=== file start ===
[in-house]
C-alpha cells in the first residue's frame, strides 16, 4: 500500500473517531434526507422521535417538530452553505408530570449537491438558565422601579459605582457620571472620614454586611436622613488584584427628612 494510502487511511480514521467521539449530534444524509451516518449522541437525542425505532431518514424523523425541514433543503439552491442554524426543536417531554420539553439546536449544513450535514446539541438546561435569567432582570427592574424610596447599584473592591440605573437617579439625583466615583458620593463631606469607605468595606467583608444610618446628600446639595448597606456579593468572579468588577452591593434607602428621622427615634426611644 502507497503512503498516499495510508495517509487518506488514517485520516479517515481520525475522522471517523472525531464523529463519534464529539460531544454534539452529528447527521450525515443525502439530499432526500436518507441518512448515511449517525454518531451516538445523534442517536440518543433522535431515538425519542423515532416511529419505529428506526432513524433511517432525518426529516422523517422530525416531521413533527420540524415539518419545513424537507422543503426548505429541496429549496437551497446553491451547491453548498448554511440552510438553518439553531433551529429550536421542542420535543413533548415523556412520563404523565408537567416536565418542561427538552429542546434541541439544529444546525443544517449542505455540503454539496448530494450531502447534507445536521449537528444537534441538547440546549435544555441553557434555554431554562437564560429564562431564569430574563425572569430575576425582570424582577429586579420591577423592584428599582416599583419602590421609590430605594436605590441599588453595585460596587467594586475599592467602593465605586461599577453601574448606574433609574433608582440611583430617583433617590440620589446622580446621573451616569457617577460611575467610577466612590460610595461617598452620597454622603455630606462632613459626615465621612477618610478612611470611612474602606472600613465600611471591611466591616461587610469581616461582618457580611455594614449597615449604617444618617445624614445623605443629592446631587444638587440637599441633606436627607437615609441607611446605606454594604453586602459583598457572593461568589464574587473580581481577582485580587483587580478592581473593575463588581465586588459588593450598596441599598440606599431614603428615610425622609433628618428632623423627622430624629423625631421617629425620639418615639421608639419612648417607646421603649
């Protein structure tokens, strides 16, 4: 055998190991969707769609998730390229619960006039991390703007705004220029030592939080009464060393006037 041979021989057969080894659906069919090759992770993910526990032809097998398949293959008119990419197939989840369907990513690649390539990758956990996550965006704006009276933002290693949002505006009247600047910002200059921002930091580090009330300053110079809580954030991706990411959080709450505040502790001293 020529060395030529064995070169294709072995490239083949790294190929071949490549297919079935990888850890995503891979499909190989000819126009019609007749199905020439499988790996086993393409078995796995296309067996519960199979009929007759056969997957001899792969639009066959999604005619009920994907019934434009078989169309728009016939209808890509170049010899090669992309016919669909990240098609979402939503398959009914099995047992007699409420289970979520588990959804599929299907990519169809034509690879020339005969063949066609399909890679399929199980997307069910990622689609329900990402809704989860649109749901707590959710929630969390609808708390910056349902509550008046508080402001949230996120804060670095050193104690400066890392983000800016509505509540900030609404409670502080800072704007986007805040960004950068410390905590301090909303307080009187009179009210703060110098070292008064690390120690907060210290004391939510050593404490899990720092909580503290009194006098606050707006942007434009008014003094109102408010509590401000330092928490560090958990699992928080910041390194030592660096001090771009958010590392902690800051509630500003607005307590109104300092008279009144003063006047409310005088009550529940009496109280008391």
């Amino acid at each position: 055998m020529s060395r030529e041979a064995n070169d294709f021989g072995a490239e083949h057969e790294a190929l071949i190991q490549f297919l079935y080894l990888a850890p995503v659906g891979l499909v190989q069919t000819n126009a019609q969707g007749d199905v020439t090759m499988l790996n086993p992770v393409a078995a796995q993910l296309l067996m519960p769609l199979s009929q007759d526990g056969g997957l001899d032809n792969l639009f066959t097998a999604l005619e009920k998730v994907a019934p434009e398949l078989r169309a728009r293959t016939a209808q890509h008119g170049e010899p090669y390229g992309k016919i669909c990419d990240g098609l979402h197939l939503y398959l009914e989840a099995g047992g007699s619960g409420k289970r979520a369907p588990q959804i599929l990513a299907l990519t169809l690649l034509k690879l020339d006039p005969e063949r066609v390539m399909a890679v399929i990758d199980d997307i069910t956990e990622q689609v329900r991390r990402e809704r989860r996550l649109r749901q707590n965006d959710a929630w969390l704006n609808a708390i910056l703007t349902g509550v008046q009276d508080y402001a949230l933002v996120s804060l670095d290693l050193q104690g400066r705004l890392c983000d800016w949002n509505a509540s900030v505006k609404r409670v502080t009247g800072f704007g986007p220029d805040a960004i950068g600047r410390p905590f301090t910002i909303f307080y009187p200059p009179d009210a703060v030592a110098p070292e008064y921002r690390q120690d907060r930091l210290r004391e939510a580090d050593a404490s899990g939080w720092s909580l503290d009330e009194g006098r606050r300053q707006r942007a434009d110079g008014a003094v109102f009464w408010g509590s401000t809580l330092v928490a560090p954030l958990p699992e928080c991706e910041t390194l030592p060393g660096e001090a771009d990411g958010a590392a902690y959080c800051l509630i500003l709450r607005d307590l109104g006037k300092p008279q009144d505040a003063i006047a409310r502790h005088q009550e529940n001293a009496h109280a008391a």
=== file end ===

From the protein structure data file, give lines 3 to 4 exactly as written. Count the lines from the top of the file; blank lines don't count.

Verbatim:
């Protein structure tokens, strides 16, 4: 055998190991969707769609998730390229619960006039991390703007705004220029030592939080009464060393006037 041979021989057969080894659906069919090759992770993910526990032809097998398949293959008119990419197939989840369907990513690649390539990758956990996550965006704006009276933002290693949002505006009247600047910002200059921002930091580090009330300053110079809580954030991706990411959080709450505040502790001293 020529060395030529064995070169294709072995490239083949790294190929071949490549297919079935990888850890995503891979499909190989000819126009019609007749199905020439499988790996086993393409078995796995296309067996519960199979009929007759056969997957001899792969639009066959999604005619009920994907019934434009078989169309728009016939209808890509170049010899090669992309016919669909990240098609979402939503398959009914099995047992007699409420289970979520588990959804599929299907990519169809034509690879020339005969063949066609399909890679399929199980997307069910990622689609329900990402809704989860649109749901707590959710929630969390609808708390910056349902509550008046508080402001949230996120804060670095050193104690400066890392983000800016509505509540900030609404409670502080800072704007986007805040960004950068410390905590301090909303307080009187009179009210703060110098070292008064690390120690907060210290004391939510050593404490899990720092909580503290009194006098606050707006942007434009008014003094109102408010509590401000330092928490560090958990699992928080910041390194030592660096001090771009958010590392902690800051509630500003607005307590109104300092008279009144003063006047409310005088009550529940009496109280008391």
């Amino acid at each position: 055998m020529s060395r030529e041979a064995n070169d294709f021989g072995a490239e083949h057969e790294a190929l071949i190991q490549f297919l079935y080894l990888a850890p995503v659906g891979l499909v190989q069919t000819n126009a019609q969707g007749d199905v020439t090759m499988l790996n086993p992770v393409a078995a796995q993910l296309l067996m519960p769609l199979s009929q007759d526990g056969g997957l001899d032809n792969l639009f066959t097998a999604l005619e009920k998730v994907a019934p434009e398949l078989r169309a728009r293959t016939a209808q890509h008119g170049e010899p090669y390229g992309k016919i669909c990419d990240g098609l979402h197939l939503y398959l009914e989840a099995g047992g007699s619960g409420k289970r979520a369907p588990q959804i599929l990513a299907l990519t169809l690649l034509k690879l020339d006039p005969e063949r066609v390539m399909a890679v399929i990758d199980d997307i069910t956990e990622q689609v329900r991390r990402e809704r989860r996550l649109r749901q707590n965006d959710a929630w969390l704006n609808a708390i910056l703007t349902g509550v008046q009276d508080y402001a949230l933002v996120s804060l670095d290693l050193q104690g400066r705004l890392c983000d800016w949002n509505a509540s900030v505006k609404r409670v502080t009247g800072f704007g986007p220029d805040a960004i950068g600047r410390p905590f301090t910002i909303f307080y009187p200059p009179d009210a703060v030592a110098p070292e008064y921002r690390q120690d907060r930091l210290r004391e939510a580090d050593a404490s899990g939080w720092s909580l503290d009330e009194g006098r606050r300053q707006r942007a434009d110079g008014a003094v109102f009464w408010g509590s401000t809580l330092v928490a560090p954030l958990p699992e928080c991706e910041t390194l030592p060393g660096e001090a771009d990411g958010a590392a902690y959080c800051l509630i500003l709450r607005d307590l109104g006037k300092p008279q009144d505040a003063i006047a409310r502790h005088q009550e529940n001293a009496h109280a008391a």